There isn’t a health care profession that has been exempt from fighting political Western medicine. The unchallenged cultural authority established by allopathic medicine and its professional social ‘norms’ has permitted medical schools to demand compliance from students and practitioners. Rites of passage for professions trying to grow and mature have included a gantlet of legislative battles against a united front, often with incredible pressure, suppression and retribution. No profession has had it harder than chiropractic, with a painful history that includes thousands of prosecutions, time in jail, and even loss of life from those experiences. Why is this still something to talk about? Because it’s still playing out, but with new and different implications.The challenge every profession has had to address is that medicine is its own standard, and by that standard nothing else measures up. As different professions have sought statutory protection to practice responsible health care, there has always been pressure to establish standards that were in the very language of medicine–and we’ve capitulated. We’ve become dependent on the term ‘medical necessity,’ even though the phrase is inappropriate for clinical paradigms and philosophies of non-medical professions. Every profession that has had to fight for scope of practice legislation has had to deal with the burden of proving they were not practicing medicine, and thus not given the freedom to independently and responsibly define what the terms of their own practices should be. Going down the rabbit-hole to the Wonderland of health care, we have had the burden of proving the inverse of our own philosophy and clinical approach as justification for what we do.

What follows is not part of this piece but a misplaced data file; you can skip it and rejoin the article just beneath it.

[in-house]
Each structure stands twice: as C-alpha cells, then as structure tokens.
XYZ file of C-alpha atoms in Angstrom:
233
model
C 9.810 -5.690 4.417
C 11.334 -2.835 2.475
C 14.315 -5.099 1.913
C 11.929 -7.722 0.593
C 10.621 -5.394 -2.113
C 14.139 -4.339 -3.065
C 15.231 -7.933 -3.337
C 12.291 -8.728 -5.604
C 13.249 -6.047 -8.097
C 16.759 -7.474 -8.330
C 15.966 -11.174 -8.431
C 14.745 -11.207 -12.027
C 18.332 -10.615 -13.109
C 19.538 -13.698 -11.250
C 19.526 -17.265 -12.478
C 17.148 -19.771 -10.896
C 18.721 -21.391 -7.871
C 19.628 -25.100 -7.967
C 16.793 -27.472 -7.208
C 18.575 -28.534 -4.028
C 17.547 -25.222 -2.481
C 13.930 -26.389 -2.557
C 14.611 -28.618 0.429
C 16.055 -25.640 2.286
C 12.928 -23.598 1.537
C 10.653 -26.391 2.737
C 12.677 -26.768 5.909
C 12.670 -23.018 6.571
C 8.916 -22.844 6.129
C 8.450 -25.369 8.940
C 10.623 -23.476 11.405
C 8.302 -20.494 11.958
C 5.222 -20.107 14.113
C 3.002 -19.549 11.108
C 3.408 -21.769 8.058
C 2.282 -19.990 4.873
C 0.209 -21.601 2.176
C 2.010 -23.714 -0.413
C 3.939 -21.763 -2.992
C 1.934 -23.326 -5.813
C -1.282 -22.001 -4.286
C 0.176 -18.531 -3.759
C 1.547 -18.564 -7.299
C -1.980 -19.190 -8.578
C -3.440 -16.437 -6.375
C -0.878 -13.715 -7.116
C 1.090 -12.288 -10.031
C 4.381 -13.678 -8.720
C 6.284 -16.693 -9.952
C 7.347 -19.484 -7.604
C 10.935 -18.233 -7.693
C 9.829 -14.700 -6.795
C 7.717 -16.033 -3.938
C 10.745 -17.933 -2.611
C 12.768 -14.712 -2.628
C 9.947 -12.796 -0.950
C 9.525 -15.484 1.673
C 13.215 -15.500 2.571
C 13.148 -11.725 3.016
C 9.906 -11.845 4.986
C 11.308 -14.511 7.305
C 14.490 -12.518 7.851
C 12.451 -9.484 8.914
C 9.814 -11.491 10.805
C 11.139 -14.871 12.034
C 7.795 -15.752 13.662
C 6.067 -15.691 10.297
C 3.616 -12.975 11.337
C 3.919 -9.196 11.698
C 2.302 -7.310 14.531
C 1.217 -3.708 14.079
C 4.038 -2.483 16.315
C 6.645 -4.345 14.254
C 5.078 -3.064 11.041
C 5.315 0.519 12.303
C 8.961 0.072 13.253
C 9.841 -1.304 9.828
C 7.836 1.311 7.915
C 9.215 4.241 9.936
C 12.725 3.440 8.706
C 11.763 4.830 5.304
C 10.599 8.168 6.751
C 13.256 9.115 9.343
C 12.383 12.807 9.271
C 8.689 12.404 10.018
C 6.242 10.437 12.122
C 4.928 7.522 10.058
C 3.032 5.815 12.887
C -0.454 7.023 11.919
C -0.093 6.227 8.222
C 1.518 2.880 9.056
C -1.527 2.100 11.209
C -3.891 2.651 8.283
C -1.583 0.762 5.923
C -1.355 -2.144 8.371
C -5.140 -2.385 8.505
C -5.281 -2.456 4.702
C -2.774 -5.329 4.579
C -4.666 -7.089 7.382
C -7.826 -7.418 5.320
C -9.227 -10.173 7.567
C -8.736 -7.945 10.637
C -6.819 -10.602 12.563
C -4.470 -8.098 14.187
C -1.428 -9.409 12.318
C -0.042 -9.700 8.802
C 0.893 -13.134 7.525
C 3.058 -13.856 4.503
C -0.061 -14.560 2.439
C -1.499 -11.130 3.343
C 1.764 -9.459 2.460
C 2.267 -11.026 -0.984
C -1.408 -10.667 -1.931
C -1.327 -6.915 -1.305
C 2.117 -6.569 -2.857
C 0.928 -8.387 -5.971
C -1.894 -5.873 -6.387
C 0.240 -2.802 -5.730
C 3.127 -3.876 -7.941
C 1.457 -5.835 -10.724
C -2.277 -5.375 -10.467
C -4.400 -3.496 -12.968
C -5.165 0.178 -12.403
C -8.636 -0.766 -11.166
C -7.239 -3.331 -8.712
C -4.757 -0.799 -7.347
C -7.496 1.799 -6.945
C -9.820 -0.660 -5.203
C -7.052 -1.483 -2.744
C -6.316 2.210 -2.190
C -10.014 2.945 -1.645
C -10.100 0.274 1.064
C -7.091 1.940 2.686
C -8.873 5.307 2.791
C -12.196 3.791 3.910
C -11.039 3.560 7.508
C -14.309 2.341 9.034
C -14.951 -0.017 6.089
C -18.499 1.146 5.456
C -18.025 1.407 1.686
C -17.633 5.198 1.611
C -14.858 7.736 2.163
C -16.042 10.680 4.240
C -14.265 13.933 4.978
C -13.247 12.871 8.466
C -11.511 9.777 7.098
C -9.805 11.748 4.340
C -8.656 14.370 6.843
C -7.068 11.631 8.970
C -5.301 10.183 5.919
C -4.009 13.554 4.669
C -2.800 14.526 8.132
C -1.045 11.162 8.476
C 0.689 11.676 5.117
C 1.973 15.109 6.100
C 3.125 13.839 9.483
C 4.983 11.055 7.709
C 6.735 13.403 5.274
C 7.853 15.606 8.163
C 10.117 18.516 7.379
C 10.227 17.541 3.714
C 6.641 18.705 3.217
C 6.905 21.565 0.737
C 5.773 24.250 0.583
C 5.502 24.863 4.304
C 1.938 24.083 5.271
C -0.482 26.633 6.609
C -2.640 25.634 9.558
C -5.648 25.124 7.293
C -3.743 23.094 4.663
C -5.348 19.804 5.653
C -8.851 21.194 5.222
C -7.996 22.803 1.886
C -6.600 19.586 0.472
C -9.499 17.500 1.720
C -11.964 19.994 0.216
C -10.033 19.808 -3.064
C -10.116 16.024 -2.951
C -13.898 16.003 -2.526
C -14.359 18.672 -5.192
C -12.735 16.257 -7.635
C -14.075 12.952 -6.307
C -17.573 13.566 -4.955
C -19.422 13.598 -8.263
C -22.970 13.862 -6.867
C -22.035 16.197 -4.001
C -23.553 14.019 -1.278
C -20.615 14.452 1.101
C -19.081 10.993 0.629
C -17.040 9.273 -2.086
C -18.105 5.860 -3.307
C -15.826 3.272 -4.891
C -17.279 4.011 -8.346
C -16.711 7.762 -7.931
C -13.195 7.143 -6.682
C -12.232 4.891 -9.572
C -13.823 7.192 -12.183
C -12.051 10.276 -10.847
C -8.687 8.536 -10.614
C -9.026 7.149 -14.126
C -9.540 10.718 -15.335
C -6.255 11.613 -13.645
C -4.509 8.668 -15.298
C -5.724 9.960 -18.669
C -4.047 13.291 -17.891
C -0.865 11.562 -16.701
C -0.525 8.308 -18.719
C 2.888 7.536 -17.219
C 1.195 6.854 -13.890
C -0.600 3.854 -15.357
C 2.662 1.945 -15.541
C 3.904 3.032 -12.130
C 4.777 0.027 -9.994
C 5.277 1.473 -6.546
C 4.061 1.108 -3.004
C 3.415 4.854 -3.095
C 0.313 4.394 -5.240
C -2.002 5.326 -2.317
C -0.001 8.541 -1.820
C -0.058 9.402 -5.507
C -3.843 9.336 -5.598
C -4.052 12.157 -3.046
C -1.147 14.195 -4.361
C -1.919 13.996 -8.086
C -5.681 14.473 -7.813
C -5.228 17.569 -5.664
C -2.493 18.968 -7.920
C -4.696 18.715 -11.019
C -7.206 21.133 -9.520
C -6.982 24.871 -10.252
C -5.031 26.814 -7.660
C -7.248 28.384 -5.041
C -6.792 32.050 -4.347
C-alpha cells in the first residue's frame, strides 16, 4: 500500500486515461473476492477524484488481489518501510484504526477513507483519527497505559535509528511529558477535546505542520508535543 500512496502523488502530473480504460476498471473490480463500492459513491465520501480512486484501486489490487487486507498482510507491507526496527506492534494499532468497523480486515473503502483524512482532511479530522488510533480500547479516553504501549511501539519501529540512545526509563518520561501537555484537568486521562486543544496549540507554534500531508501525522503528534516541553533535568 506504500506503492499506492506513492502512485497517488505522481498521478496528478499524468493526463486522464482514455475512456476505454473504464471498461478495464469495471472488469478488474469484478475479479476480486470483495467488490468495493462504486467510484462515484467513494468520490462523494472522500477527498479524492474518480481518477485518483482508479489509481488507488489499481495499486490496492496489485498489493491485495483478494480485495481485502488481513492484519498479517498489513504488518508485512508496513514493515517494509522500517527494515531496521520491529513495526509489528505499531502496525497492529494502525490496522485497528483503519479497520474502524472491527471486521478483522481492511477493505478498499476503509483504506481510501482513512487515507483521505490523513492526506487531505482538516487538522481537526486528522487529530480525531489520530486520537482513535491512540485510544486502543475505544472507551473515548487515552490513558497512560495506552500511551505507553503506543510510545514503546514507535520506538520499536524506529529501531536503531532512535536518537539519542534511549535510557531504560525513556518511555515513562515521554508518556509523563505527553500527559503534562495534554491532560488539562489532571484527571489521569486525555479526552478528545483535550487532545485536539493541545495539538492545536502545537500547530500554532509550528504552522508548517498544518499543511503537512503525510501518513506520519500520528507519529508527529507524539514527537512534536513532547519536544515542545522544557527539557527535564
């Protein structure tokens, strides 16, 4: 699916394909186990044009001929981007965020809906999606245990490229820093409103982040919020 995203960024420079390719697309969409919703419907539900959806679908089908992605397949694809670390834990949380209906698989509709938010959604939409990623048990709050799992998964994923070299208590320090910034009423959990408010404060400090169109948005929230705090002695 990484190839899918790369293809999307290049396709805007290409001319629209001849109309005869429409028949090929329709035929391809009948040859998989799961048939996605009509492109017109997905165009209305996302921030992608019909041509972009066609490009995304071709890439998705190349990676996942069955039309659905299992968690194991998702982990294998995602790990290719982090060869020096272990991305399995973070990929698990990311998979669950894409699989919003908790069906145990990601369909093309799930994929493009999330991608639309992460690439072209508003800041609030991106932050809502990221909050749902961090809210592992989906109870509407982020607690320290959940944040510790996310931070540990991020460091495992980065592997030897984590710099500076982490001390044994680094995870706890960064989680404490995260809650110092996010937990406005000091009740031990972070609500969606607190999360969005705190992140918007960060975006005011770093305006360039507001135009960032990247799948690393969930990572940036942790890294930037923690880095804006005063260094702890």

We can’t single out medicine for this; it’s an issue that cuts both ways. Chiropractic has had to deal with others who ‘manipulate’ bones and soft tissues, and has had to let itself be figuratively painted into a corner by accepting training minimums for professions like physical therapy that have ended up being able to offer a competing service. So there are understandable, even important instances where competing scope of practice specifics need to be addressed.